Organizations across Peterborough, Canada, and the world are recognizing that growth is neither profitable nor sustainable if it fails to include a plan for climate action.
“Climate change and the transition to low-carbon growth will have profound impacts on virtually every sector of the economy in the decades ahead,” said Tiff Macklem, governor of the Bank of Canada, at the Public Policy Forum in Ottawa last November. “We need to position Canada to seize the climate-smart opportunities that consumers, workers, and investors are looking for.”
More Canadian organizations, including those in the greater Peterborough area, are motivated by both the threats and the opportunities brought by climate change. Businesses are beginning to focus on climate solutions and recognize the benefits of these efforts.
“I think the local business community is a lot more aware of not only the micro reasons to consider the climate, but also that it’s good financially for them,” says Terry Guiel, executive director of the Peterborough Downtown Business Improvement Area (DBIA). “They really see it as a worthwhile endeavour.”
The local business community is indeed showing strong interest in climate action. GreenUP conducted market research interviews with local business leaders as part of the development of the new Green Economy Peterborough hub. Results from this market research confirm that businesses have a strong appetite for support to help them make reductions in emissions, water, and waste.
While large corporations have been pushing forward to develop strategies that both protect the environment and leverage opportunities, small and medium-sized enterprises (SMEs), constituting 98 per cent of all businesses in Canada, have been left behind. These SMEs require different supports to become more efficient and environmentally sustainable — including more information, resources, staff capacity, and financial options.
Enter Green Economy Peterborough, which will work with local SMEs to reap the benefits of becoming more sustainable, including improved efficiency and cost savings, an expanded and enhanced relationship with customers and clients, and a greater connection to their community and environment.
“As a business owner, I feel like (the environment) is even more our responsibility because we are providing services for a lot of people and creating, in the beauty industry, a lot of garbage, a lot of waste,” says Sparo Lindsay, owner of Union Studio and a founding member of Green Economy Peterborough.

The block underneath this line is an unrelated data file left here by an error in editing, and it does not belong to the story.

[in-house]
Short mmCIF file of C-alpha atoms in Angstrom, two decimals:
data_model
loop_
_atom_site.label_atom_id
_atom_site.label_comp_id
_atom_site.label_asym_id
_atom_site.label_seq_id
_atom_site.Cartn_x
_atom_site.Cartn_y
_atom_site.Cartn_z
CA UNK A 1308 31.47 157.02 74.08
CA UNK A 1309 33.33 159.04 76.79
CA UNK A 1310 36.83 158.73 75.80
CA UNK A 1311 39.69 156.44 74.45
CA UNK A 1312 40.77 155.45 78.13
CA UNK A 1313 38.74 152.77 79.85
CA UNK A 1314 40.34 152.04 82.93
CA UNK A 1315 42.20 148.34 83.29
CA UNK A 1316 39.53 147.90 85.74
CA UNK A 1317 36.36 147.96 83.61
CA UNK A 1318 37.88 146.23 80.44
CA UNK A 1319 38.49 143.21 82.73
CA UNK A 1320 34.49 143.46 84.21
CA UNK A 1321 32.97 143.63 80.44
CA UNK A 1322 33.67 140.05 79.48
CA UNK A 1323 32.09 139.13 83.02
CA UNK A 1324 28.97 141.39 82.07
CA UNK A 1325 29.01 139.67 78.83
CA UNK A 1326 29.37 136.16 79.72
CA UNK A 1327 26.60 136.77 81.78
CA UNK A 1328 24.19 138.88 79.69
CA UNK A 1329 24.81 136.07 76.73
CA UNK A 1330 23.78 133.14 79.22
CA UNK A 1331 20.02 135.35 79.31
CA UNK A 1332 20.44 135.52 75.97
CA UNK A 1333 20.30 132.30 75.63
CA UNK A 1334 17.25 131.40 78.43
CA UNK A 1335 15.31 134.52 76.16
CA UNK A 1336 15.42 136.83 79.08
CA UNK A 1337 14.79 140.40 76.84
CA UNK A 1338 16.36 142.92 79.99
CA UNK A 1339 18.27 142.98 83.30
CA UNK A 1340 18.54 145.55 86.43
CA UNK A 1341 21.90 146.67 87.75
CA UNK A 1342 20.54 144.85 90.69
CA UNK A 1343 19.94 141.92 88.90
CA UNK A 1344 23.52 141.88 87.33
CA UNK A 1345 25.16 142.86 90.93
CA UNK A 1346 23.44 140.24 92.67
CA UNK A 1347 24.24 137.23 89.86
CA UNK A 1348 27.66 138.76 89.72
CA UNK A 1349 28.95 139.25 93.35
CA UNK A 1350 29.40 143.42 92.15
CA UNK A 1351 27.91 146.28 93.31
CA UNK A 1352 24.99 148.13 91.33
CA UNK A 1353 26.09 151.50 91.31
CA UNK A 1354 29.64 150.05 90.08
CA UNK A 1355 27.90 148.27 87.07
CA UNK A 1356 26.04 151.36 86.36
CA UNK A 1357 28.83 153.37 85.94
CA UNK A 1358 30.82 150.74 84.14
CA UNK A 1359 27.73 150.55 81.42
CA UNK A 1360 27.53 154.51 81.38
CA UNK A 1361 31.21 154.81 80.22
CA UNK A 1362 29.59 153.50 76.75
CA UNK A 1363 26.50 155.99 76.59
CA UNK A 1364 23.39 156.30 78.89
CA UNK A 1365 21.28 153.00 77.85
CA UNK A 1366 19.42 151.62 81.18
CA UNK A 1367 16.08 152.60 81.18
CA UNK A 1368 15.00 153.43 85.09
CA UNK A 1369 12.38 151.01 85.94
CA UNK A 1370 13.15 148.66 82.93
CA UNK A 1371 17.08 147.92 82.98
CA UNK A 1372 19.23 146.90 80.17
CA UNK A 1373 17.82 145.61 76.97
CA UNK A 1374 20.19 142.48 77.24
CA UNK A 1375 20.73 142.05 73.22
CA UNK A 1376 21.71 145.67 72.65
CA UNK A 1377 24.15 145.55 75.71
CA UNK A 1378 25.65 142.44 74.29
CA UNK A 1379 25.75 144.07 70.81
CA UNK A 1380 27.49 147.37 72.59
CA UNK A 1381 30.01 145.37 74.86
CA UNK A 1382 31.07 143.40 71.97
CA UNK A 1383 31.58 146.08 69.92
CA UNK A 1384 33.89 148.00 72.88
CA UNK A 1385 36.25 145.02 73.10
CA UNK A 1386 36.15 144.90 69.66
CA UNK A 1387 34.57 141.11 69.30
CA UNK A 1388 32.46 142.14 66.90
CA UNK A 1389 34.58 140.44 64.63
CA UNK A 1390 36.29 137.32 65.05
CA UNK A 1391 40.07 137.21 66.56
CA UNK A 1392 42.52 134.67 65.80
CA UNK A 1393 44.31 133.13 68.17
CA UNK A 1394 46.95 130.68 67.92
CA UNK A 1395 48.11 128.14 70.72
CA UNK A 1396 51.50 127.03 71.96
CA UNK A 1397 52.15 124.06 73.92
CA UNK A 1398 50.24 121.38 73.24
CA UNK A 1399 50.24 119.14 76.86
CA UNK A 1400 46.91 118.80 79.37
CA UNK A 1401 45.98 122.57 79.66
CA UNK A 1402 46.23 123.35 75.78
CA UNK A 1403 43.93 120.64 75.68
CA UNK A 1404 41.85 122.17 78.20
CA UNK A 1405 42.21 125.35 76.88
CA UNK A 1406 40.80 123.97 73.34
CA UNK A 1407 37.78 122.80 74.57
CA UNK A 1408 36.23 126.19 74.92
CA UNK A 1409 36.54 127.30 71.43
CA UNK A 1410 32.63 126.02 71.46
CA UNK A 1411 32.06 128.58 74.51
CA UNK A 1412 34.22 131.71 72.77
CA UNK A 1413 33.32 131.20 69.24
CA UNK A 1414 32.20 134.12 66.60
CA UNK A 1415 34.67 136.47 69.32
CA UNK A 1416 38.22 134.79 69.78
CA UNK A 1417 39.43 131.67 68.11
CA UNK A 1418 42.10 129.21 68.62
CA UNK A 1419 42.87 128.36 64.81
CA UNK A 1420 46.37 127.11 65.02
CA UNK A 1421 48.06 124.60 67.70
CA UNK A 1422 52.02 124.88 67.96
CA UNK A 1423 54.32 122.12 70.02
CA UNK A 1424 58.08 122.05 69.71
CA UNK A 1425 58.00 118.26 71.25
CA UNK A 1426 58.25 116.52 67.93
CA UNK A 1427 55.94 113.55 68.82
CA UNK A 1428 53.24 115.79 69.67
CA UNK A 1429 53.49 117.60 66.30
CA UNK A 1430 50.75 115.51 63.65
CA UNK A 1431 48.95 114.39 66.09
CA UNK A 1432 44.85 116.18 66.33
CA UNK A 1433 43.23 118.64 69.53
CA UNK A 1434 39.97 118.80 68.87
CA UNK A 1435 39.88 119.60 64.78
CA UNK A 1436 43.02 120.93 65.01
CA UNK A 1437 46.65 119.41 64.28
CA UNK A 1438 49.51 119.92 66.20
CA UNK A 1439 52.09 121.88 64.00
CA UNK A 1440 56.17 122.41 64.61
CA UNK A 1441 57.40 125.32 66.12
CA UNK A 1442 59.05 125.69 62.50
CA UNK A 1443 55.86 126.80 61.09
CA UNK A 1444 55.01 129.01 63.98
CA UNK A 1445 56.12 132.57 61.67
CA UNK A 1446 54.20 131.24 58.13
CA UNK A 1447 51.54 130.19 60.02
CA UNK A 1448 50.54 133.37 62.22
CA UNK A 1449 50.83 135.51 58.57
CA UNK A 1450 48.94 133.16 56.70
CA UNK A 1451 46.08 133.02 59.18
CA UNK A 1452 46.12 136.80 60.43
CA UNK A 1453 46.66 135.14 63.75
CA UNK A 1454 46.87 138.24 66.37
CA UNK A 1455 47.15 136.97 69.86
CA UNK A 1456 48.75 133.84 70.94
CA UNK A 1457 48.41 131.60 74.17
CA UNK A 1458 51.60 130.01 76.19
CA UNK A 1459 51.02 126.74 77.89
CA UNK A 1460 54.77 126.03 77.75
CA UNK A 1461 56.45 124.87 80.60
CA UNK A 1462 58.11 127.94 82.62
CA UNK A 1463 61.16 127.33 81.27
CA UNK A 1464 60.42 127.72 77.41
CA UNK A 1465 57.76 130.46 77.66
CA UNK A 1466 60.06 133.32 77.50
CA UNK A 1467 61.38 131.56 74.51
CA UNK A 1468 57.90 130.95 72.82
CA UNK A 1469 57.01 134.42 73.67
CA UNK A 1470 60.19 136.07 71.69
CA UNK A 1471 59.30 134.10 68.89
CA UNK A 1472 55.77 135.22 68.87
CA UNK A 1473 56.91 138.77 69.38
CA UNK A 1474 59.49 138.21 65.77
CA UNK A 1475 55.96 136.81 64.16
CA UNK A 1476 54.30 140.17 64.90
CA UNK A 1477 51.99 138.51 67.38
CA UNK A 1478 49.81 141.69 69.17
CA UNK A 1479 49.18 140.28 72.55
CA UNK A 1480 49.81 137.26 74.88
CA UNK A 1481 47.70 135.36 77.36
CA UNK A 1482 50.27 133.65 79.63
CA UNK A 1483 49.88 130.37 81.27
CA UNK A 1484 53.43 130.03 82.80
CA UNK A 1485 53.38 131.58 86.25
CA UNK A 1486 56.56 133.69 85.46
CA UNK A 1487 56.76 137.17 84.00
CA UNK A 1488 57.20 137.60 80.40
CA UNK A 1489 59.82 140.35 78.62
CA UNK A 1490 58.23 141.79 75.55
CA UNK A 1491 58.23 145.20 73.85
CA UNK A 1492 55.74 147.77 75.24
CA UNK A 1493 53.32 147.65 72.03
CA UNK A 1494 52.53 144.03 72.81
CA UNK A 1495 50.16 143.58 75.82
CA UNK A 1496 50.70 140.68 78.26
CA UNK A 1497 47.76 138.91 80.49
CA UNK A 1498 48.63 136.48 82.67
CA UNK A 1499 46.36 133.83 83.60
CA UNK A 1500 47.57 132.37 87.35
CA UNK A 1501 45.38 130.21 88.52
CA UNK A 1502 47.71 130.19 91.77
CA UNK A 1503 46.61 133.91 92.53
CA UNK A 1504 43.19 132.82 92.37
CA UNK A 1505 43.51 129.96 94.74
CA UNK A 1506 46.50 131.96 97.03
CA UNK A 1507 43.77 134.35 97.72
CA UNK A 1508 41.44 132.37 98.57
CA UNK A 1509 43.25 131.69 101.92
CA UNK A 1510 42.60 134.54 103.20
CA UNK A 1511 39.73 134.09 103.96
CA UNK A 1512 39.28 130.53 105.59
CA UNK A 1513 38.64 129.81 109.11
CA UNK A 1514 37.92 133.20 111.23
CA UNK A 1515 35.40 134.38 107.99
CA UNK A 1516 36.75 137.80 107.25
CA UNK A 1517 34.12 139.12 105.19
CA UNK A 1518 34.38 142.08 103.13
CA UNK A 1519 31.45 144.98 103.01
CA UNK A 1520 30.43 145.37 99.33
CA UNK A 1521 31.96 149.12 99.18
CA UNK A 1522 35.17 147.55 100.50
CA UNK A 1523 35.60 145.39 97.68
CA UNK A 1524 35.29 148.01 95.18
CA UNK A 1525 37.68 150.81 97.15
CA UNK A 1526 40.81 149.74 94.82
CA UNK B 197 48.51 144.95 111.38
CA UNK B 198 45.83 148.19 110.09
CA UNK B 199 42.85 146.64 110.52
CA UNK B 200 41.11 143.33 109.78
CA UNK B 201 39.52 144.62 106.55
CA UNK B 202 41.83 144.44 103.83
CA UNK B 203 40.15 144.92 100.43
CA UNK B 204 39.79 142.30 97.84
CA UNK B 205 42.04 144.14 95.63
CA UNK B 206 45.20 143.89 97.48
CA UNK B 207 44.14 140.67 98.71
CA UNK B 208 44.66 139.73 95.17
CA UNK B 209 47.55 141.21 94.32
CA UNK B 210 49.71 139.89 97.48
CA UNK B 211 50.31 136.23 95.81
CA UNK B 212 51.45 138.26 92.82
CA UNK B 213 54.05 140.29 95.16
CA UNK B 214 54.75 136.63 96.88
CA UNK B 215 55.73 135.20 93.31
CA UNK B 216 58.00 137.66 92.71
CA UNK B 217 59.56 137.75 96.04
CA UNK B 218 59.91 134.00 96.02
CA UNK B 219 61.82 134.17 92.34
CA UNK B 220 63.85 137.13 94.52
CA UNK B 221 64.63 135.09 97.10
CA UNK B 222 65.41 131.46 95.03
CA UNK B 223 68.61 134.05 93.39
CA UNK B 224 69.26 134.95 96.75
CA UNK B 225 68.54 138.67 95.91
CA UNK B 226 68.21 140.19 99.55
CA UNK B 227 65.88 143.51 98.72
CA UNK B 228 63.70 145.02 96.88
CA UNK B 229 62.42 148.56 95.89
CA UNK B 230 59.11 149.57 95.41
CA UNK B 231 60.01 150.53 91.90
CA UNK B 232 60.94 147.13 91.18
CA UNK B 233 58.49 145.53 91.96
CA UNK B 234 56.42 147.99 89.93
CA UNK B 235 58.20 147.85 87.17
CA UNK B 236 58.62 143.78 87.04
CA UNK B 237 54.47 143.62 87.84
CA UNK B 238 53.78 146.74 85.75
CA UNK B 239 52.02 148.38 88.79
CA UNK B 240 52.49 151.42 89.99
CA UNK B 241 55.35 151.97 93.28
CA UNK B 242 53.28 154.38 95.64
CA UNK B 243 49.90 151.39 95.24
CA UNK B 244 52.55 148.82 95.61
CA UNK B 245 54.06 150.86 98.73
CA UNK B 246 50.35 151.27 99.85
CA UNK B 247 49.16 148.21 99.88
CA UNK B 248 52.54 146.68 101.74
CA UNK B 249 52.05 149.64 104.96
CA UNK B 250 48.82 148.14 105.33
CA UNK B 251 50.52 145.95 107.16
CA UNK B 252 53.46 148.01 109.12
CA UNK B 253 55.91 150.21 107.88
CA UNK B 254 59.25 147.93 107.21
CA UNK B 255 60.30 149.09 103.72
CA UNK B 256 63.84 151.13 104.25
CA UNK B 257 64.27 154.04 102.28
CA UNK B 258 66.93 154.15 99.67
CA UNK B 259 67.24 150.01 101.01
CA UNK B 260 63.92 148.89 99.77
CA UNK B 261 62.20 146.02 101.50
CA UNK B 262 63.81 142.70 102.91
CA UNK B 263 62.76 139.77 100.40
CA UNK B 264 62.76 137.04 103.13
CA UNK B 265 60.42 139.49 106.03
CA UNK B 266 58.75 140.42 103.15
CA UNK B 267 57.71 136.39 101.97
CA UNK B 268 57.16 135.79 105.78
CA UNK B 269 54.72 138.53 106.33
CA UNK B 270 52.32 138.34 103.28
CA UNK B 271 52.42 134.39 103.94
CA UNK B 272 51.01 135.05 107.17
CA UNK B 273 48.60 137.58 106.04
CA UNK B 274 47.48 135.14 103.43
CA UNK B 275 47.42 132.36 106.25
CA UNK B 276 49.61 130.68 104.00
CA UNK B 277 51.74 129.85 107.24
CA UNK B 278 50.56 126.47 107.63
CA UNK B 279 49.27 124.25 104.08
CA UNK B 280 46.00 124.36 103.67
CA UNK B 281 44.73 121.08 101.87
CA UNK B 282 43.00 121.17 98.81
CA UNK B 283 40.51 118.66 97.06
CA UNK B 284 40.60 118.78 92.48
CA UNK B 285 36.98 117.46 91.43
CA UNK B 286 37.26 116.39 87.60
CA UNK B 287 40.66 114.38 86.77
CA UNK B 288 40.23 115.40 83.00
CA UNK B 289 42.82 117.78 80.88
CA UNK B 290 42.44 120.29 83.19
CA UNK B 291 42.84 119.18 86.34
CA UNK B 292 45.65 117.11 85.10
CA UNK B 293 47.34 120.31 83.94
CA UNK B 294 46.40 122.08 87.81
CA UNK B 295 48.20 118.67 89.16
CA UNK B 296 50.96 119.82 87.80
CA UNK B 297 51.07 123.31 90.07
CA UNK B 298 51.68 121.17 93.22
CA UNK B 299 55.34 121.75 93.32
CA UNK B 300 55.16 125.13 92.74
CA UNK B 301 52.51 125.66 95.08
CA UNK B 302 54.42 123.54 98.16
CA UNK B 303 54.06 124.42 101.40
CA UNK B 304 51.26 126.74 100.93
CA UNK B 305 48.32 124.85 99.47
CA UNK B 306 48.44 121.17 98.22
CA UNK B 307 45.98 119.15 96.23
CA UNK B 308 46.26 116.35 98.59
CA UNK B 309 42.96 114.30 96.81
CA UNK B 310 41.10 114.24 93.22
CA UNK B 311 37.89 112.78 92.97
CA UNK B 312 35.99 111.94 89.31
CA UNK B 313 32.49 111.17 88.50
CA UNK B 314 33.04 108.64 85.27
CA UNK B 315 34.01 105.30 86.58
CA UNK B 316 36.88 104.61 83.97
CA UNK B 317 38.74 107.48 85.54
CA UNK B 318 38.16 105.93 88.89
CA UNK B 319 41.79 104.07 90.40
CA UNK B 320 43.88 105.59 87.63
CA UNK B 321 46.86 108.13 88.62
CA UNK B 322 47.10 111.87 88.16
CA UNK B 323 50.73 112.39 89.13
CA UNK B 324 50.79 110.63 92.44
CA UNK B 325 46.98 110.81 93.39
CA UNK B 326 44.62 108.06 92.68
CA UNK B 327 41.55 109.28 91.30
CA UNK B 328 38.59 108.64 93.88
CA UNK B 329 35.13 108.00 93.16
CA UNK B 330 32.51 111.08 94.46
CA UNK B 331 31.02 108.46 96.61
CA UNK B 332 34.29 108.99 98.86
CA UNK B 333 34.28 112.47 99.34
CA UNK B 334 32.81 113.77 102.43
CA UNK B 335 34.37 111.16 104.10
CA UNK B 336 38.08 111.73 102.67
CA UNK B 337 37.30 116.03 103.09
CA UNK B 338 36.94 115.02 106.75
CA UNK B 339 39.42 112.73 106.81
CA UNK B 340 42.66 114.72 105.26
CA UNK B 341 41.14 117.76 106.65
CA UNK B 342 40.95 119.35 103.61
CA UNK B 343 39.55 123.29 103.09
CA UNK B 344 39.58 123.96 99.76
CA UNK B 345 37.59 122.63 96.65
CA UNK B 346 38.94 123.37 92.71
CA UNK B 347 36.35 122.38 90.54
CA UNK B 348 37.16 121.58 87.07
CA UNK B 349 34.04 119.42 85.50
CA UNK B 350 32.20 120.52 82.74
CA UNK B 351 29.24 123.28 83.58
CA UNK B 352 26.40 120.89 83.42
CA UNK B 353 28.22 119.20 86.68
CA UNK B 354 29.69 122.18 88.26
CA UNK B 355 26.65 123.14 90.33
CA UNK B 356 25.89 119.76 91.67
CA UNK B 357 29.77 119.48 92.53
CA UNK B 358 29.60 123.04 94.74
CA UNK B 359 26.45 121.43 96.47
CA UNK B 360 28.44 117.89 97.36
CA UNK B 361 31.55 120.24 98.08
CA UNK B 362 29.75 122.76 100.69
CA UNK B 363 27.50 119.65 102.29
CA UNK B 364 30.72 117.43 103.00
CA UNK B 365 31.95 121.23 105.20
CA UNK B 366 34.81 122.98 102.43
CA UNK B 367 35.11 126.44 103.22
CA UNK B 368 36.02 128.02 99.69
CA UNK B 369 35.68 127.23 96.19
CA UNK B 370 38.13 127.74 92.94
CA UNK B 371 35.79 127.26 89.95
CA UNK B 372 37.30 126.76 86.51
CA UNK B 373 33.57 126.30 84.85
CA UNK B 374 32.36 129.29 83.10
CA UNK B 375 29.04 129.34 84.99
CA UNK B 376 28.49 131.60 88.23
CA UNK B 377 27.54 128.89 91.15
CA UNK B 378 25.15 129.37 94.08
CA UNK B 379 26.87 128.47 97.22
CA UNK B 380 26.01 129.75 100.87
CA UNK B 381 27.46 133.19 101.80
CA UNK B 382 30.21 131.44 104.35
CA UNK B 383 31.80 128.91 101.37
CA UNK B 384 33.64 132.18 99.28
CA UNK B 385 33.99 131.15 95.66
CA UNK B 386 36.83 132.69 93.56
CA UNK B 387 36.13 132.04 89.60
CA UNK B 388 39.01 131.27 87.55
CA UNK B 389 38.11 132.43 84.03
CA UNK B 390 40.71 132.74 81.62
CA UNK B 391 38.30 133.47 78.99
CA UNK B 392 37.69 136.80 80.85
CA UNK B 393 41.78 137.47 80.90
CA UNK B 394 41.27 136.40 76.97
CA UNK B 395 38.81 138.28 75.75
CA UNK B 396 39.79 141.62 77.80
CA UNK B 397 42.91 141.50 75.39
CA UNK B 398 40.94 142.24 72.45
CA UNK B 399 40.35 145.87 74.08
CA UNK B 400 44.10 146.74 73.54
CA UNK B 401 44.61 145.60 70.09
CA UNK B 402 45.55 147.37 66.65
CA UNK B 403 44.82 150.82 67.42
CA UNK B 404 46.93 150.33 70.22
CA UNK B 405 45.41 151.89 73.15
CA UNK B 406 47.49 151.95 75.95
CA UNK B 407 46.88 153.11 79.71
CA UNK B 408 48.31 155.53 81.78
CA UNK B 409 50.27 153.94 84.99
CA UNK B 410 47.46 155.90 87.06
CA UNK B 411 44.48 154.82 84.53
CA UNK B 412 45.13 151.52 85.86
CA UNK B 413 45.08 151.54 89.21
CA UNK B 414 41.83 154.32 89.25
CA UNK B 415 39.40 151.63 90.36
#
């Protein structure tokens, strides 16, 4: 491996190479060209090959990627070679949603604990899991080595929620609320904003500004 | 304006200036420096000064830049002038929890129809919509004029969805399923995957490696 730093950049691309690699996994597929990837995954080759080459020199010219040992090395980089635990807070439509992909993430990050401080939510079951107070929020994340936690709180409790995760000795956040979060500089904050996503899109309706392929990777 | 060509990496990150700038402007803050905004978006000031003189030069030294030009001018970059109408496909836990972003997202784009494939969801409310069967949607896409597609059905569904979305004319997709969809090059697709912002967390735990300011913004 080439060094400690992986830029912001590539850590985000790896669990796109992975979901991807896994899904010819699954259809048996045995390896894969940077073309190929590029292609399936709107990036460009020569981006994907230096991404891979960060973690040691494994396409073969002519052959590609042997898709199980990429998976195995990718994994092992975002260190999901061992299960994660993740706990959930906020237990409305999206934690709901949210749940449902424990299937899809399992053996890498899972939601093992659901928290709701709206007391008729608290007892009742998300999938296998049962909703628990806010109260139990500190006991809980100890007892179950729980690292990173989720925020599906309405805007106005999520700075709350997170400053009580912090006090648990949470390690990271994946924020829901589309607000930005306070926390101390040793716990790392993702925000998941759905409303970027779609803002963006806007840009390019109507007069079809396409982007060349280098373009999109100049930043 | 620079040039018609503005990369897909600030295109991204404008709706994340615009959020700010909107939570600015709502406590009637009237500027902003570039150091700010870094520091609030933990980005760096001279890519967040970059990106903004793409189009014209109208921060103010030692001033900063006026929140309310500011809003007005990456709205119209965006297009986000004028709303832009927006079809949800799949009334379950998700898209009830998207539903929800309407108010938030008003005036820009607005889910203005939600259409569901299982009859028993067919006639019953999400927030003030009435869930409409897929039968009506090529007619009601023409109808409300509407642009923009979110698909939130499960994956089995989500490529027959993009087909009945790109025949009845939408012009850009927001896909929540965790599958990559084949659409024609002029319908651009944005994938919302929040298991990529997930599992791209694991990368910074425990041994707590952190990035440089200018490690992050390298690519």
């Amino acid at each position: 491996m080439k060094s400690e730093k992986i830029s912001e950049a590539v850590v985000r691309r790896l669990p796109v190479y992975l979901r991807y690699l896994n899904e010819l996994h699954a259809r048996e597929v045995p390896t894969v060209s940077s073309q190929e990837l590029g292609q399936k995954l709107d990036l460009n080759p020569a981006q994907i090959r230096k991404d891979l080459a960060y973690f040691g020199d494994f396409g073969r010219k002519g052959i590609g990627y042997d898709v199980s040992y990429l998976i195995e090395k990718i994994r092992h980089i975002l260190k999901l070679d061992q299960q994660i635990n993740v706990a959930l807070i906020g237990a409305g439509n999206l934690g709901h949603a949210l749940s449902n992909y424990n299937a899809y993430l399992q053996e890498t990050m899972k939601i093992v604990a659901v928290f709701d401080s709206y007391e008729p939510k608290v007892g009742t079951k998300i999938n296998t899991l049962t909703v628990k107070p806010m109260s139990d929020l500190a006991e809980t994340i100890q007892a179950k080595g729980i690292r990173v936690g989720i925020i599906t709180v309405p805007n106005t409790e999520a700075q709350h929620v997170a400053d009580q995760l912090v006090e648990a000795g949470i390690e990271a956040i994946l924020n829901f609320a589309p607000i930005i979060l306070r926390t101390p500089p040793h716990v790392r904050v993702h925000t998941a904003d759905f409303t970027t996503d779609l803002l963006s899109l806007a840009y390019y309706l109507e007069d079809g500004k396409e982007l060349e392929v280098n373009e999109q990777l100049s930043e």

“It’s important for me to compensate for that waste by managing it appropriately and reducing our overall carbon footprint,” Lindsay adds. “If we wait around for somebody else, or an organization or government to take care of things or take action, it’s not going to happen.”
When a business becomes a Green Economy Peterborough member, they receive one-to-one coaching, training, and measurement and tracking tools to achieve tangible reduction targets. Their activities and successes are celebrated and promoted publicly by the hub. Upon joining, members also become a part a vibrant local network that shares knowledge, experience, and enthusiasm.
“Being part of a local network is an important part for our business, so that we can share ideas, learn from others, and set an example that others can follow,” says Scott Murison, co-owner of Wild Rock Outfitters and a founding member of Green Economy Peterborough. “It’s important to be connected to the local community.”
Green Economy Peterborough’s official launch will take place from 3 to 4:30 p.m. p.m. on Earth Day (Thursday, April 22nd) and will feature local business leaders speaking on the connection between sustainability and a thriving local economy. The virtual celebration offers an exciting opportunity to connect with business peers committed to building their competitive advantage through climate action.
A highlight of the launch festivities will be a presentation by Bob Willard of Sustainability Advantage, a leading expert and author on the business case for organizational sustainability. Joining us from the Durham area, he is excited to see a business network developing in this region.
“Peterborough is well-positioned to be a leading resilient, sustainable community in Canada,” observes Willard. “Community engagement is key, including the business and Indigenous communities. Peterborough is doing this and working with Green Economy Canada experts to build on that base of support. It’s off to a great start.”
Willard applies business and leadership experience from his 34-year career at IBM Canada to engage the business community in proactively avoiding risks and capturing opportunities by using smart environmental, social, and governance practices.
“Businesses are discovering that paying attention to sustainability is not only good for the environment and the community,” Willard says. “Climate action is also good for business and the local economy.”
The Green Economy Peterborough team is working with founding members from across the region’s economic sectors. More members are welcome, and Peterborough & the Kawarthas Economic Development has offered a number of subsidies to assist early adopters through 2021.
The network is supported by an advisory committee made up of business and community leaders, including Peterborough & the Kawarthas Economic Development, the Greater Peterborough Chamber of Commerce, the Peterborough DBIA, Curve Lake First Nation, Trent University, the County of Peterborough, and the City of Peterborough.
Green Economy Peterborough’s launch is an excellent opportunity for businesses to make a commitment to climate action, and contribute to to a resilient, low-carbon economy for Peterborough region.
To register for the launch event, or for more information about how to get involved with Green Economy Peterborough, visit www.greeneconomypeterborough.ca.